Le Pelley responds by pointing out Solvency II is the EU's preferred regulatory approach for insurance.

"But it is not, nor will it ever be, the only regulatory regime for insurance. Indeed, the US is a much larger insurance market than the EU, and there are no plans for the US to apply Solvency II, or even for the US to obtain Solvency II equivalence in the short to medium term.

"As such, Guernsey is, and will continue to be, assessed by the International Monetary Fund and other international bodies against the recognized international regulatory standards as defined by the International Association of Insurance Supervisors [IAIS]. Guernsey has always sought to comply in every material respect with the IAIS core Principles and this won't change.

"Guernsey's decision not to seek equivalence with Solvency II should not be seen as a sign its regulations are in any way a lower quality than other jurisdictions. In fact, Guernsey is the most compliant jurisdiction in the world in relation to the IAIS core principles, and so should be regarded as the highest quality in relation to regulatory arrangements."

Change in government

While the GIIA's outlook is decidedly global, there was a need during his tenure as chairman, Le Pelley says, to explain the role of the insurance industry and raise its profile within Guernsey itself. This was due to the change of government in Guernsey after the elections in April 2012, which meant a whole new set of ministers came into power in May and the GIIA had to ensure the role of the insurance industry was properly represented within the new government.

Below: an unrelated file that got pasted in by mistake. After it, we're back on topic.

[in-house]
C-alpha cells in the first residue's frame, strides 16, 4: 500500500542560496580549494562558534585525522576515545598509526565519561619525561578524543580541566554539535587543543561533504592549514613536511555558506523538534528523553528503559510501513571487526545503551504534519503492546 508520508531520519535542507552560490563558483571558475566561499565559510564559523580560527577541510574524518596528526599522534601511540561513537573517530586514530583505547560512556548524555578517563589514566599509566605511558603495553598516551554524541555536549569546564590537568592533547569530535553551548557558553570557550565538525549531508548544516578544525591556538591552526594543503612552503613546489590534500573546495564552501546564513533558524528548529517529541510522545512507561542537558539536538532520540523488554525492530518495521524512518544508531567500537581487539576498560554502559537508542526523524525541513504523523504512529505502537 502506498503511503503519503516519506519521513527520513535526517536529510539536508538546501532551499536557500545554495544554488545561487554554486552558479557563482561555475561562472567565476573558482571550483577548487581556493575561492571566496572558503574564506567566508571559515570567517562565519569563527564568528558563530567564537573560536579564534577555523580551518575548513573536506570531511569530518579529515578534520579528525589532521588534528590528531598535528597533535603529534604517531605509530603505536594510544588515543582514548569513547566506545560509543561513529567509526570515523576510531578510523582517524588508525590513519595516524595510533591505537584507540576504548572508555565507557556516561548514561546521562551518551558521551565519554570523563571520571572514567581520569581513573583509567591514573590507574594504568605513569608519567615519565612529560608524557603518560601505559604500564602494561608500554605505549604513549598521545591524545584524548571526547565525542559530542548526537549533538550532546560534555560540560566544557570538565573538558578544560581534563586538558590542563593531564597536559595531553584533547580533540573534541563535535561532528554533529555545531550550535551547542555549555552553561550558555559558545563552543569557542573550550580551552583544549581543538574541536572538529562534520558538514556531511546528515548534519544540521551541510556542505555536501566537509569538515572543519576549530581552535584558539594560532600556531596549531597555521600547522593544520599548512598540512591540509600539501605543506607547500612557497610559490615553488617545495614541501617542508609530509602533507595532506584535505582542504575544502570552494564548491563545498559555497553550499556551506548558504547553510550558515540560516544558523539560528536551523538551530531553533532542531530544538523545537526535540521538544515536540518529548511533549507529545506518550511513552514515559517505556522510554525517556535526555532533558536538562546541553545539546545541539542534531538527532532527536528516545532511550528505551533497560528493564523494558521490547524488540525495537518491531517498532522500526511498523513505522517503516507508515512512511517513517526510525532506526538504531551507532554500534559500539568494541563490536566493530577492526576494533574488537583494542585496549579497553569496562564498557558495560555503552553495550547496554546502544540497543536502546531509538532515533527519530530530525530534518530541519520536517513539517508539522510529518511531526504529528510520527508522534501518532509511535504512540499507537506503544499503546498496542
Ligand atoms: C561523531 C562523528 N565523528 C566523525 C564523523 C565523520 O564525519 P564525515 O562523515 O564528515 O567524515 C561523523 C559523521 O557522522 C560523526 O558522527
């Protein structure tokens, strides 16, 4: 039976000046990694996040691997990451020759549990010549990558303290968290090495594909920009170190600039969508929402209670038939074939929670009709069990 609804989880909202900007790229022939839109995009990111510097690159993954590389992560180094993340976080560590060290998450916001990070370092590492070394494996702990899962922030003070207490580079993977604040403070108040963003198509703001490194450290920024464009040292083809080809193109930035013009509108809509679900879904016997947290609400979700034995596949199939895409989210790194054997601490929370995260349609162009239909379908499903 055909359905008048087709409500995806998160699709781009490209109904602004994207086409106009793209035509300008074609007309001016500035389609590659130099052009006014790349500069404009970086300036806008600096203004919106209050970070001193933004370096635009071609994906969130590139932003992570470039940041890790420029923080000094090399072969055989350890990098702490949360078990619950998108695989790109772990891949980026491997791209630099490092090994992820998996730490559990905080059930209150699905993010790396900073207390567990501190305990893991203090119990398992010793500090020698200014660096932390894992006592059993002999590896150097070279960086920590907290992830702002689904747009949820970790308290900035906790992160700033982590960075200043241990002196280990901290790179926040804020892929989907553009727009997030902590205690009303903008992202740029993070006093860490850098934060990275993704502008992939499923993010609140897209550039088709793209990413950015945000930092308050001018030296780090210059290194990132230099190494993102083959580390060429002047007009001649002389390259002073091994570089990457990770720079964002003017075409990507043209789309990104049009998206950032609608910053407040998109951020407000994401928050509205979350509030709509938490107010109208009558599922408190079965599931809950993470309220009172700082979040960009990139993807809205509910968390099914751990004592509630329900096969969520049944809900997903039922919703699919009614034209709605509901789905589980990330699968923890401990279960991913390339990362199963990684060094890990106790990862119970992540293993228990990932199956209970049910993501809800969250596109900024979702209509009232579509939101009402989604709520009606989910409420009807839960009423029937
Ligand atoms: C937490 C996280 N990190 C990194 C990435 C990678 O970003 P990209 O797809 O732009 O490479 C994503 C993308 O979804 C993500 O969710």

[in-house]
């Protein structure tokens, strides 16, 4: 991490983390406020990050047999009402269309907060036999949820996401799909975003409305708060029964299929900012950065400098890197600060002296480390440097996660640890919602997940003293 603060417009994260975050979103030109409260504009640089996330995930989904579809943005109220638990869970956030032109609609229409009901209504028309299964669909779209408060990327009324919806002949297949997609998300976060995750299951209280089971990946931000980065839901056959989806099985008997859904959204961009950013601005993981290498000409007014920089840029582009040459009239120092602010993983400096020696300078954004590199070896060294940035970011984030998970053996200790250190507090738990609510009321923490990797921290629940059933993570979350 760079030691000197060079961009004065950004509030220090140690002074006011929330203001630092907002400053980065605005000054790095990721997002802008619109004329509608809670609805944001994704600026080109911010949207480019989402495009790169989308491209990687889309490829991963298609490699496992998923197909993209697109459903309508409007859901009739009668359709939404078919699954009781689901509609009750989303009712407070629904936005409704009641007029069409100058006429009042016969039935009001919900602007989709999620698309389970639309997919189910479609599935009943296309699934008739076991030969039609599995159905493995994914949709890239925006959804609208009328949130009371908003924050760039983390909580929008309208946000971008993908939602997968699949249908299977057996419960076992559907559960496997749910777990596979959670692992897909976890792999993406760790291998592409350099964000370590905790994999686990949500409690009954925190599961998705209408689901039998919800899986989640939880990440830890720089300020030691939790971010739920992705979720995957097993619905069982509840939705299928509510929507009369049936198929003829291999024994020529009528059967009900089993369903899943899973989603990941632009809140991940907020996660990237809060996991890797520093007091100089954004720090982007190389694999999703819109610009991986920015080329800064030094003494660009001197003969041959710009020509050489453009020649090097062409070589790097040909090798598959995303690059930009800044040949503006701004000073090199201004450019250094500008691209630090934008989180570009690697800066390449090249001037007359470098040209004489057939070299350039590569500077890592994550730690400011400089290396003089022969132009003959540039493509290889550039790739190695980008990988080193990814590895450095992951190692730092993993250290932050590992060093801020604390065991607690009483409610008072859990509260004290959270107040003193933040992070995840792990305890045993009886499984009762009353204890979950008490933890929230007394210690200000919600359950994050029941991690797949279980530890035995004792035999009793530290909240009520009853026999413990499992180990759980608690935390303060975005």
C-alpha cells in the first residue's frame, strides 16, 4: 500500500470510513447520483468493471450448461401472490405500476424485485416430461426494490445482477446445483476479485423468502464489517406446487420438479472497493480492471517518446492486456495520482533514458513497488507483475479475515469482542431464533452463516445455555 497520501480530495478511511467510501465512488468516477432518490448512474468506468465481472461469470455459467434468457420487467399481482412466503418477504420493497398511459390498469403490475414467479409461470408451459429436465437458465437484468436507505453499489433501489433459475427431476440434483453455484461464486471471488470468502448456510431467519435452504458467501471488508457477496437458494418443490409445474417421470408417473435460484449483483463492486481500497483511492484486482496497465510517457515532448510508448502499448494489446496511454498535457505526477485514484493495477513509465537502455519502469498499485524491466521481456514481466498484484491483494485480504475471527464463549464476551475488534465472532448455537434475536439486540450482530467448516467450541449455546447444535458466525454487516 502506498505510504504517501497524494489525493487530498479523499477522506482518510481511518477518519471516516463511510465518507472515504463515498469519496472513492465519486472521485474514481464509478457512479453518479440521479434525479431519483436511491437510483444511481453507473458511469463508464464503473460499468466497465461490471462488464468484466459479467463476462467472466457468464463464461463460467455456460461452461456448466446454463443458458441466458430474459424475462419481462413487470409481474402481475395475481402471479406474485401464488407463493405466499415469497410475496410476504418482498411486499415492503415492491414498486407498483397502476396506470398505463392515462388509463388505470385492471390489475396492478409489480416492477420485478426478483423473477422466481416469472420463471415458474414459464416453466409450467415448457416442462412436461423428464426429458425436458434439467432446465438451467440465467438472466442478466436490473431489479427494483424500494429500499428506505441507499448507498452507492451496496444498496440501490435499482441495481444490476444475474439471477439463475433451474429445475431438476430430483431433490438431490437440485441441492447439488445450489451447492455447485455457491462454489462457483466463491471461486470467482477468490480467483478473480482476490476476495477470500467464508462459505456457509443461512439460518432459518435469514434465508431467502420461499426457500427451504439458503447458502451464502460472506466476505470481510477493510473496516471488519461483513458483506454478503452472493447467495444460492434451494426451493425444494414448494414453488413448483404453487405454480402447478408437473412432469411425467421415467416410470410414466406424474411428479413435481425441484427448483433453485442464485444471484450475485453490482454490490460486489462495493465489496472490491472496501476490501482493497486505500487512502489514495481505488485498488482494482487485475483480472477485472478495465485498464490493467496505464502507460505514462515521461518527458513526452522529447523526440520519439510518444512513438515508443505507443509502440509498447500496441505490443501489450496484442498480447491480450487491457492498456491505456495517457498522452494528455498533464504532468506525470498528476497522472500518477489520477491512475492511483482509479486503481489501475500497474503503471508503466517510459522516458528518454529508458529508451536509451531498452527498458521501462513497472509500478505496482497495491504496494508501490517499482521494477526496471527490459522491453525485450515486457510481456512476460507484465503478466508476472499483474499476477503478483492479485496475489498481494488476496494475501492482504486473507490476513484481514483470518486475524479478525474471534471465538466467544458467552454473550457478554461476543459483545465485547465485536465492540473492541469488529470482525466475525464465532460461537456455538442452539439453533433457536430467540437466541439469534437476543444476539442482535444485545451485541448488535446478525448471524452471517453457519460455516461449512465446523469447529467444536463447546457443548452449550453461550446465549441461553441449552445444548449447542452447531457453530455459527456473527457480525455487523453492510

This involved a number of meetings between GIIA and the new ministers, to raise their awareness of the issues of the day and seek assurances as to what the government was planning to encourage more insurance business to the island.

Le Pelley says he was greatly encouraged by the new minister for commerce and employment who has engaged constructively with the industry and is fully supportive of the opportunities for growth in the Guernsey insurance market. Lobbying the government is a hugely important activity for the GIIA given Guernsey's small population and tight immigration laws, which mean the availability of qualified insurance professionals is more directly linked to government policy than it is in other, more populous countries.